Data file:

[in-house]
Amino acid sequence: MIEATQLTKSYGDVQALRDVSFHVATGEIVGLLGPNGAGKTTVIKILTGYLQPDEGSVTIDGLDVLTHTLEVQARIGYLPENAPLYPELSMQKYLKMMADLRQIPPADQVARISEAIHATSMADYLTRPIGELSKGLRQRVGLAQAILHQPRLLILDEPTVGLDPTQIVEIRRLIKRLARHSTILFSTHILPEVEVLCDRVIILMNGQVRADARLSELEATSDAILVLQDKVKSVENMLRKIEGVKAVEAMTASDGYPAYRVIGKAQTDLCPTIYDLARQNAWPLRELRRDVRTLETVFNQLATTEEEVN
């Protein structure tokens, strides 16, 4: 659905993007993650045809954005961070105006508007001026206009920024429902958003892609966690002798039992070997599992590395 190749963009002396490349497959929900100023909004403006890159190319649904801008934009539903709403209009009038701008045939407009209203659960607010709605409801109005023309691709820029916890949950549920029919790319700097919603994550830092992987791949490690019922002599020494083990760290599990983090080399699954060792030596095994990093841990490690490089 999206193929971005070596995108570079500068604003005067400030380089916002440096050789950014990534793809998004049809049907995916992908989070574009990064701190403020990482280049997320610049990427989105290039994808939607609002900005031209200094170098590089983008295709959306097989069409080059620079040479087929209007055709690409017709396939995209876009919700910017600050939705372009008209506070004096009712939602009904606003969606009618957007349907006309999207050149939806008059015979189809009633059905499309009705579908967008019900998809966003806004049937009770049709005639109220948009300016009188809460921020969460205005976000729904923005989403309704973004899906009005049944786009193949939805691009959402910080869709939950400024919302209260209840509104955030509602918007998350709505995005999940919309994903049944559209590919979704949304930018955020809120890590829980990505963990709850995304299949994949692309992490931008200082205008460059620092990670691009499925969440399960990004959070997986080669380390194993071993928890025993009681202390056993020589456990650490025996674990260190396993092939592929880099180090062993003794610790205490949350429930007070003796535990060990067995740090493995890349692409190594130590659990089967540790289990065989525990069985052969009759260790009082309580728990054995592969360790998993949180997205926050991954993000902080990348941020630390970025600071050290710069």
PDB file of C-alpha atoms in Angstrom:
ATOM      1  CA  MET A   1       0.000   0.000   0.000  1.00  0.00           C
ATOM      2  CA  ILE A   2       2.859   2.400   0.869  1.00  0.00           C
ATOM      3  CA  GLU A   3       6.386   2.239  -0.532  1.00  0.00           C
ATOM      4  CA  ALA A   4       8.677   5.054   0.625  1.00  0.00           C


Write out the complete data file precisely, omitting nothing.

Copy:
[in-house]
Amino acid sequence: MIEATQLTKSYGDVQALRDVSFHVATGEIVGLLGPNGAGKTTVIKILTGYLQPDEGSVTIDGLDVLTHTLEVQARIGYLPENAPLYPELSMQKYLKMMADLRQIPPADQVARISEAIHATSMADYLTRPIGELSKGLRQRVGLAQAILHQPRLLILDEPTVGLDPTQIVEIRRLIKRLARHSTILFSTHILPEVEVLCDRVIILMNGQVRADARLSELEATSDAILVLQDKVKSVENMLRKIEGVKAVEAMTASDGYPAYRVIGKAQTDLCPTIYDLARQNAWPLRELRRDVRTLETVFNQLATTEEEVN
């Protein structure tokens, strides 16, 4: 659905993007993650045809954005961070105006508007001026206009920024429902958003892609966690002798039992070997599992590395 190749963009002396490349497959929900100023909004403006890159190319649904801008934009539903709403209009009038701008045939407009209203659960607010709605409801109005023309691709820029916890949950549920029919790319700097919603994550830092992987791949490690019922002599020494083990760290599990983090080399699954060792030596095994990093841990490690490089 999206193929971005070596995108570079500068604003005067400030380089916002440096050789950014990534793809998004049809049907995916992908989070574009990064701190403020990482280049997320610049990427989105290039994808939607609002900005031209200094170098590089983008295709959306097989069409080059620079040479087929209007055709690409017709396939995209876009919700910017600050939705372009008209506070004096009712939602009904606003969606009618957007349907006309999207050149939806008059015979189809009633059905499309009705579908967008019900998809966003806004049937009770049709005639109220948009300016009188809460921020969460205005976000729904923005989403309704973004899906009005049944786009193949939805691009959402910080869709939950400024919302209260209840509104955030509602918007998350709505995005999940919309994903049944559209590919979704949304930018955020809120890590829980990505963990709850995304299949994949692309992490931008200082205008460059620092990670691009499925969440399960990004959070997986080669380390194993071993928890025993009681202390056993020589456990650490025996674990260190396993092939592929880099180090062993003794610790205490949350429930007070003796535990060990067995740090493995890349692409190594130590659990089967540790289990065989525990069985052969009759260790009082309580728990054995592969360790998993949180997205926050991954993000902080990348941020630390970025600071050290710069």
PDB file of C-alpha atoms in Angstrom:
ATOM      1  CA  MET A   1       0.000   0.000   0.000  1.00  0.00           C
ATOM      2  CA  ILE A   2       2.859   2.400   0.869  1.00  0.00           C
ATOM      3  CA  GLU A   3       6.386   2.239  -0.532  1.00  0.00           C
ATOM      4  CA  ALA A   4       8.677   5.054   0.625  1.00  0.00           C